Finally, here is a revealing excerpt that addresses the opportunities for spiritual growth during Vaishya Dharma, from The Hindu Way of Awakening, by Swami Kriyananda.

The Hindu Way of Awakening, an excerpt from Chapter 17, “The Avatara and Human Evolution”

As the developing ego begins to awaken to the advantages of having a human intelligence, it stops relying on strength alone to get what it wants, and begins using its intelligence. Gradually, what it develops is the sort of shrewd cunning that is found typically in merchants.

This, then, is the second stage of human evolution. It was called the vaishya, or merchant, caste. For the merchant must use his intelligence to get ahead in life. Typically, moreover, he defines “getting ahead” as accumulating wealth. At higher levels of evolution, a vaishya sees himself as providing society with its practical needs. Where, first, he concentrated on fulfilling his selfish desires, at higher levels of development the vaishya caste produces musicians and artists. It leaves to a later stage, however, those attitudes of which the pure aim is, through the arts, to help people spiritually.

A shudra typically perceives himself as more acted upon than acting. Still typically, therefore, he resents having others tell him what to do, even when he has the need to be told. Often, in this democratic age of ours, such a person will demand heavily of others, “Say, who do you think you are?” By contrast, the question a typical vaishya asks is, “What’s in it for me?”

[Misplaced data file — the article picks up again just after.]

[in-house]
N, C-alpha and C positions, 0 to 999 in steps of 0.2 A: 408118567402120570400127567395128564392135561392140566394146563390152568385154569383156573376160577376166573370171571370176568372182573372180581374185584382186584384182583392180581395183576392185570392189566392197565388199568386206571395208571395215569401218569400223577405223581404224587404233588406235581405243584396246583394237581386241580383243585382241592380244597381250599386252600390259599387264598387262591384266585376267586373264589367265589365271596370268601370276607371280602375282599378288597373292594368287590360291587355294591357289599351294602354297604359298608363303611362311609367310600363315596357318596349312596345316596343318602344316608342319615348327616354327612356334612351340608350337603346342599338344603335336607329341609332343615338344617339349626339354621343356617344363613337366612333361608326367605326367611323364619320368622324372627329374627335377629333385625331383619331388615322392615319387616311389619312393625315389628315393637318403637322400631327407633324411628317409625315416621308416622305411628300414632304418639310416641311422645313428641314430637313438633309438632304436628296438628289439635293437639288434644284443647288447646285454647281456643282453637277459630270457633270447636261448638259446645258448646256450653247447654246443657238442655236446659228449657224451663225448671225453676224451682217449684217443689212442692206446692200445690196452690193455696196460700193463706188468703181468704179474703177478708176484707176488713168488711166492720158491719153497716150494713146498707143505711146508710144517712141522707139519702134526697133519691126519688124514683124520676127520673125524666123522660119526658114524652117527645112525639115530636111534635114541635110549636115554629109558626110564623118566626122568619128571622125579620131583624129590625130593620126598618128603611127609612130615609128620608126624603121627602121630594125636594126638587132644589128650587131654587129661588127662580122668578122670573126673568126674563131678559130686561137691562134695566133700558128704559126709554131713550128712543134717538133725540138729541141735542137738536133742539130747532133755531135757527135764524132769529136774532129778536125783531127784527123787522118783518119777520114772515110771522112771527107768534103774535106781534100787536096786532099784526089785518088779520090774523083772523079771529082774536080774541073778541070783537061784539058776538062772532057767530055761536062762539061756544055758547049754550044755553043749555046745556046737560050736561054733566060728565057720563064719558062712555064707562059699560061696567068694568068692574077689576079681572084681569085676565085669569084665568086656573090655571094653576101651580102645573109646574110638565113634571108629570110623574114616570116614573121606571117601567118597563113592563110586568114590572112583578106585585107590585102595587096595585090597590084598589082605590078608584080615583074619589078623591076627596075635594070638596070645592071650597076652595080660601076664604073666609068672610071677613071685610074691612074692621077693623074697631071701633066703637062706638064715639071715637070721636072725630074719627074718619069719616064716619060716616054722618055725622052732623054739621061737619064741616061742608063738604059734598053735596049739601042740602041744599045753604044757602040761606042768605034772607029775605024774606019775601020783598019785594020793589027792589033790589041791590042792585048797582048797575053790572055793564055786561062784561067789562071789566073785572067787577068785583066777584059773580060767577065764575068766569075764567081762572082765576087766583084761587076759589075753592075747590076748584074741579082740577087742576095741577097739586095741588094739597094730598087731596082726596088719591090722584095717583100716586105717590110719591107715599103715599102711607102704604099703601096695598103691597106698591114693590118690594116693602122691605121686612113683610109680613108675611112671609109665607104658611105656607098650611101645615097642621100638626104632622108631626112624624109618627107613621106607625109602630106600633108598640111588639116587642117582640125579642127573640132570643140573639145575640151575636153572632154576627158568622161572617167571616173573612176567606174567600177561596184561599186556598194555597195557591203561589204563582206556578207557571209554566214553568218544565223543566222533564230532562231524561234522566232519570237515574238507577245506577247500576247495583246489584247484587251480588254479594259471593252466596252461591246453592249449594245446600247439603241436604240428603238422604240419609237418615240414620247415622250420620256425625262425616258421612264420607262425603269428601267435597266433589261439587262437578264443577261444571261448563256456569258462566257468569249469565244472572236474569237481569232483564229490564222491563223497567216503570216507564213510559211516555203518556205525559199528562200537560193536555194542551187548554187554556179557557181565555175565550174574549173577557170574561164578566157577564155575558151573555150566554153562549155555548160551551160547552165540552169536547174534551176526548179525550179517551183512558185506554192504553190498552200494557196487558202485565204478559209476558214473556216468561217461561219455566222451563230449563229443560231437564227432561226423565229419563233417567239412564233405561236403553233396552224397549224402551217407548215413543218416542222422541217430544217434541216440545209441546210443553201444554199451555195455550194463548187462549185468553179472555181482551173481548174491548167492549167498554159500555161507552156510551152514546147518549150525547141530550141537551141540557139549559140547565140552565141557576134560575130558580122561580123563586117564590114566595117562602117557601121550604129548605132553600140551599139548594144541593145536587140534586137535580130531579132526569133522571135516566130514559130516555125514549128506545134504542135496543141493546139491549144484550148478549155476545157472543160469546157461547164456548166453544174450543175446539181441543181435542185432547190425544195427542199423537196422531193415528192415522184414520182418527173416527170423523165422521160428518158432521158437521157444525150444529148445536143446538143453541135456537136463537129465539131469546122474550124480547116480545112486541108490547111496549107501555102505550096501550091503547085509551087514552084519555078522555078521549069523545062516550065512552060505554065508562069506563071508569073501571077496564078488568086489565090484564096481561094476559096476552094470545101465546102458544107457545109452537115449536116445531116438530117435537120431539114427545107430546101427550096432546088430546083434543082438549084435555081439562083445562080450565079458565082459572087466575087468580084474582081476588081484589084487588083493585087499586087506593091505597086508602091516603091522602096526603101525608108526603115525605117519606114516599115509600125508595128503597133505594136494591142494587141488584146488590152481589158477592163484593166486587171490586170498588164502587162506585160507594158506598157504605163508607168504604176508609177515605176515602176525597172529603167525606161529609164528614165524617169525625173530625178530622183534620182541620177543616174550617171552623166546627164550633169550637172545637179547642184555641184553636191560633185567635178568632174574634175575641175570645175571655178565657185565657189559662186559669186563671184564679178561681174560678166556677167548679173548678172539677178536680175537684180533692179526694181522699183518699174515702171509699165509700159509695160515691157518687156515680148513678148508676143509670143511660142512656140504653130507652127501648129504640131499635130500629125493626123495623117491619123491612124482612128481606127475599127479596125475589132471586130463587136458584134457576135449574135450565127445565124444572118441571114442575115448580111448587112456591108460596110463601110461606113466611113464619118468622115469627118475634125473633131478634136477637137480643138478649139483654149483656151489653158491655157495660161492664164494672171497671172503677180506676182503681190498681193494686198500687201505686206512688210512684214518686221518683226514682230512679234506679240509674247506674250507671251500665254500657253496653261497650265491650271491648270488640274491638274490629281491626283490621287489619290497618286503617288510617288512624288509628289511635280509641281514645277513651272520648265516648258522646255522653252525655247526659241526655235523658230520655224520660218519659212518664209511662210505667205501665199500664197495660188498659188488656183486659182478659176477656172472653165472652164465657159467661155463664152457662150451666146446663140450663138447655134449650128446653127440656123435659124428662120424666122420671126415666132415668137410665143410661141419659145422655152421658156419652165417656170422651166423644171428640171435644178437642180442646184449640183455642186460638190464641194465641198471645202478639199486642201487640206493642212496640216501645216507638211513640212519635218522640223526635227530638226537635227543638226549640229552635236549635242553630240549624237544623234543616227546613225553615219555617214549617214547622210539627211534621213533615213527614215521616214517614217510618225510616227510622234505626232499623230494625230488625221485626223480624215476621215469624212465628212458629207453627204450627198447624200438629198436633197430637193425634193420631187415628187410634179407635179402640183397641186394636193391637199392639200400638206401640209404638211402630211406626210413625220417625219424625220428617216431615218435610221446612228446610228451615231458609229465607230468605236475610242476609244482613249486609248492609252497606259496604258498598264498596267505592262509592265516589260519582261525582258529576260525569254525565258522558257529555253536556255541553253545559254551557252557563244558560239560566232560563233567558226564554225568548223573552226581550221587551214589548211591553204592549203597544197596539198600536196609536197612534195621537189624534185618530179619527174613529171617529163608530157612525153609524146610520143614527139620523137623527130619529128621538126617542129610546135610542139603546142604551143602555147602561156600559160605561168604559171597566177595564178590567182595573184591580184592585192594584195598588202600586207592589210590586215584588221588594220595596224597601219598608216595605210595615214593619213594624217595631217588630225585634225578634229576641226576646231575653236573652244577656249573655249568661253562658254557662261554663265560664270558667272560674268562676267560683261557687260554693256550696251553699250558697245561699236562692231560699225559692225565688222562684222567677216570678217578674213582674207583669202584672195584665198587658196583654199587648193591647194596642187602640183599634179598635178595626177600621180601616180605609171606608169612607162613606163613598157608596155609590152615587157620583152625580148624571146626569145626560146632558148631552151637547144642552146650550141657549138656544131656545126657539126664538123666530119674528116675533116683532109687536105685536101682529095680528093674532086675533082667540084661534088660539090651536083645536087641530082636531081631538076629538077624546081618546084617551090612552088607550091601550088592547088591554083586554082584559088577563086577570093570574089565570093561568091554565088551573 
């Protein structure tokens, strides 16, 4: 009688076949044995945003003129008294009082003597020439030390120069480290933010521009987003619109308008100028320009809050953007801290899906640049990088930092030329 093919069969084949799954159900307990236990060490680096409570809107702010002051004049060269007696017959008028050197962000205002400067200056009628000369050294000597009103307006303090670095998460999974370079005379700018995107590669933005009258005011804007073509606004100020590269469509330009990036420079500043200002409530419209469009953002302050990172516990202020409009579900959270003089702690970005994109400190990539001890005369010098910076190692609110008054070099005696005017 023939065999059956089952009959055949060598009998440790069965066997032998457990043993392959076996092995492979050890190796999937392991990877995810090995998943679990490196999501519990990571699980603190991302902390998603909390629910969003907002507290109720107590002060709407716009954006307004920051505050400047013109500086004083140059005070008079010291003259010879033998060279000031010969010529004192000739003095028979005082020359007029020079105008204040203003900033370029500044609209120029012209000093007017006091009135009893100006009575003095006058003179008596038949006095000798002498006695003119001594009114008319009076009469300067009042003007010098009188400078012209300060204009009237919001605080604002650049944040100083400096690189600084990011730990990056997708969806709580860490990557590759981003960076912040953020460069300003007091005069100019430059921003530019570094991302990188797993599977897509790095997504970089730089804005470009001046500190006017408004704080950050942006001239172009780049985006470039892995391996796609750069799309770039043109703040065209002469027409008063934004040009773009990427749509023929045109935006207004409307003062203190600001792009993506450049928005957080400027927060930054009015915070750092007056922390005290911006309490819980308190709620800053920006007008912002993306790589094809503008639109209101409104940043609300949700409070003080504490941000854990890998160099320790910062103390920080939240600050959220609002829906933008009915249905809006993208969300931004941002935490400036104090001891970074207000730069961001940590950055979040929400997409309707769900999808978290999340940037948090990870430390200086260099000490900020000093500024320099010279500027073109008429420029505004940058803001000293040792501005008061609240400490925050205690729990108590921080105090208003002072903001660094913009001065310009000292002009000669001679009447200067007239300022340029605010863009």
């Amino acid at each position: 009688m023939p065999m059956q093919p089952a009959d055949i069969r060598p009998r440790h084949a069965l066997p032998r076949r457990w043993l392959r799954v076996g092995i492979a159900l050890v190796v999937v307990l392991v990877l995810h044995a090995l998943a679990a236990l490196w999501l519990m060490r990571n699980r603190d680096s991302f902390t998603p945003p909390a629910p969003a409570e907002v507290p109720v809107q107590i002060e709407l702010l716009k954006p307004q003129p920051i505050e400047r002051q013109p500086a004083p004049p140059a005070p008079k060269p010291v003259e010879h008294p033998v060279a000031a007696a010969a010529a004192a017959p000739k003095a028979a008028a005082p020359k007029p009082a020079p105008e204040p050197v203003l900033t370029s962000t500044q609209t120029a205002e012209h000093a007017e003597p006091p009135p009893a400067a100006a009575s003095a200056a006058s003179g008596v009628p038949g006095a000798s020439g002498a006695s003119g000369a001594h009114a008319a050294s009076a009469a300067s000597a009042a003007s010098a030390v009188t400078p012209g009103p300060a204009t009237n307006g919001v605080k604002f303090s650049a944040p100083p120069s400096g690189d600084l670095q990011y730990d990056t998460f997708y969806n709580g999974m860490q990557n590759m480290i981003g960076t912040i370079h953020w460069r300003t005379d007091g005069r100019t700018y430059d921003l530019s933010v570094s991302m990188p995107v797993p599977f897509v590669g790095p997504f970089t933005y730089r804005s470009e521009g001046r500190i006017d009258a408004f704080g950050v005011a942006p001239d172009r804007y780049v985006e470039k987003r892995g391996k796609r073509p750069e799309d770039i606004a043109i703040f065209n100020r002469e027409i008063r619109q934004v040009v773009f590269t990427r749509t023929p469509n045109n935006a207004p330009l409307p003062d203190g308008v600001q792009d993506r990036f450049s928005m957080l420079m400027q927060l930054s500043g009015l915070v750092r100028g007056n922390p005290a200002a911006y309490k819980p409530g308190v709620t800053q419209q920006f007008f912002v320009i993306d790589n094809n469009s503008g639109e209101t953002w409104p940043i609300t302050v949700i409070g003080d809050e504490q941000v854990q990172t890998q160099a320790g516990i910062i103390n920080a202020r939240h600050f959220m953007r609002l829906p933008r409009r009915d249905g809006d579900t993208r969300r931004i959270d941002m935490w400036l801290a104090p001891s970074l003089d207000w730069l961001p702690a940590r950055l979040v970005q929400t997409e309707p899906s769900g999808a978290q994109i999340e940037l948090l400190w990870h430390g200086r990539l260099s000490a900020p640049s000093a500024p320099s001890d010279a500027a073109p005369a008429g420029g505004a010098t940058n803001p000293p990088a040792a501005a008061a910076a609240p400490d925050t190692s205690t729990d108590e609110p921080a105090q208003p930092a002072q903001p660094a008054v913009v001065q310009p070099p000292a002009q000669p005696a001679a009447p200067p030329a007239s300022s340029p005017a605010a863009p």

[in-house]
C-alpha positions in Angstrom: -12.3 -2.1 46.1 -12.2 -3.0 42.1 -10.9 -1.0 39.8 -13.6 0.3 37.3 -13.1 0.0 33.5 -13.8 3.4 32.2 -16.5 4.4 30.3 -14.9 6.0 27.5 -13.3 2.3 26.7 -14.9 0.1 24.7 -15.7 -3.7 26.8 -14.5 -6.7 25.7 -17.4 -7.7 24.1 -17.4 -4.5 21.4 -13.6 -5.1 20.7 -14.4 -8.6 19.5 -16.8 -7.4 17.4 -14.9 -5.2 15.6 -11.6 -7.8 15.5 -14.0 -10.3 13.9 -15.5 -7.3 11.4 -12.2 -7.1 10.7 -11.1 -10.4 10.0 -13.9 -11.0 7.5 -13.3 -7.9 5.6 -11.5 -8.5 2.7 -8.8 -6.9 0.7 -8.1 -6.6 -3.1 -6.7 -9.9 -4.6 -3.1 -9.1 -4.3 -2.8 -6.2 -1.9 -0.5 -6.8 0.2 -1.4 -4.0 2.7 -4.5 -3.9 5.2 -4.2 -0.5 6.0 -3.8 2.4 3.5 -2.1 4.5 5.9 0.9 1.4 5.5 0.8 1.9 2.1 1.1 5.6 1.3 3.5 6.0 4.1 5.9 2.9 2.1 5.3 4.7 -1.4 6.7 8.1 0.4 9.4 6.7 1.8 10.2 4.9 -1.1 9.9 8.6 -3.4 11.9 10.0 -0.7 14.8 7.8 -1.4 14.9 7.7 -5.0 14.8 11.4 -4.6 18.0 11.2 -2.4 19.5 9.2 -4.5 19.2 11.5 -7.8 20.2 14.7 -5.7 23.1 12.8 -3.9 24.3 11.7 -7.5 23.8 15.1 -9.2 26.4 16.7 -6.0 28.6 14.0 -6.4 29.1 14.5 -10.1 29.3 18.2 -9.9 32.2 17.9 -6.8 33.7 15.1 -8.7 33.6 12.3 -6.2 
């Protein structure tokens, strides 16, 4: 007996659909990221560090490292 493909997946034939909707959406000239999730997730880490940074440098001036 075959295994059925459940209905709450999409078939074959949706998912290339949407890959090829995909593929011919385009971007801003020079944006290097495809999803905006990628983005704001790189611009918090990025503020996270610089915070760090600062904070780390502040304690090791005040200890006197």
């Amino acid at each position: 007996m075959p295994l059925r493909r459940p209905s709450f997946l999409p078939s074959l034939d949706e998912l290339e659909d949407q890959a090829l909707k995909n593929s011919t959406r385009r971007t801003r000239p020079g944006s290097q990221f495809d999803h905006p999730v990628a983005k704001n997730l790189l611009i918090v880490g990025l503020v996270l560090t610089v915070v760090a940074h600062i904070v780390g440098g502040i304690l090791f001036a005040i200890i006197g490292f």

There are many merchants, of course, who derive great satisfaction from giving generously to others. In such persons, the bonds of selfishness have already begun to loosen. For them, to live only for the advantages they can squeeze out of others is no longer attractive; they have more expansive uses for their creativity.

The purpose of the caste system, then, was to inspire expansion beyond ego-centeredness, until self-interest included the well-being of others; and then to refine that consciousness further until at last one perceived his true self as the infinite, divine Self. Rightly understood, this teaching discouraged the merchant, for example, from thinking that his true duty in life was to exercise his cunning toward selfish ends, even though this attitude was accepted as natural to him at his own stage of development. He was shown a further road to be traveled in his development, in other words. What the caste system provided him with may be described as a road map.

The ego, as it achieves progressive refinement, no longer wants to attract wealth to itself; it begins to give generously to others. For it understands that there is far greater satisfaction in giving than in taking. People at this stage of maturity develop executive qualities—not so much as a liking for telling others what to do, but as a desire to help them to fulfill their own natures. Kshatriya was the name assigned to this level of human evolution. In contrast to the vaishya’s typical question, “What’s in it for me?” the kshatriya’s natural question is, “What’s in it for everyone?” His nature is epitomized by the selfless ruler, or by the warrior hero who willingly sacrifices his life for the good of others.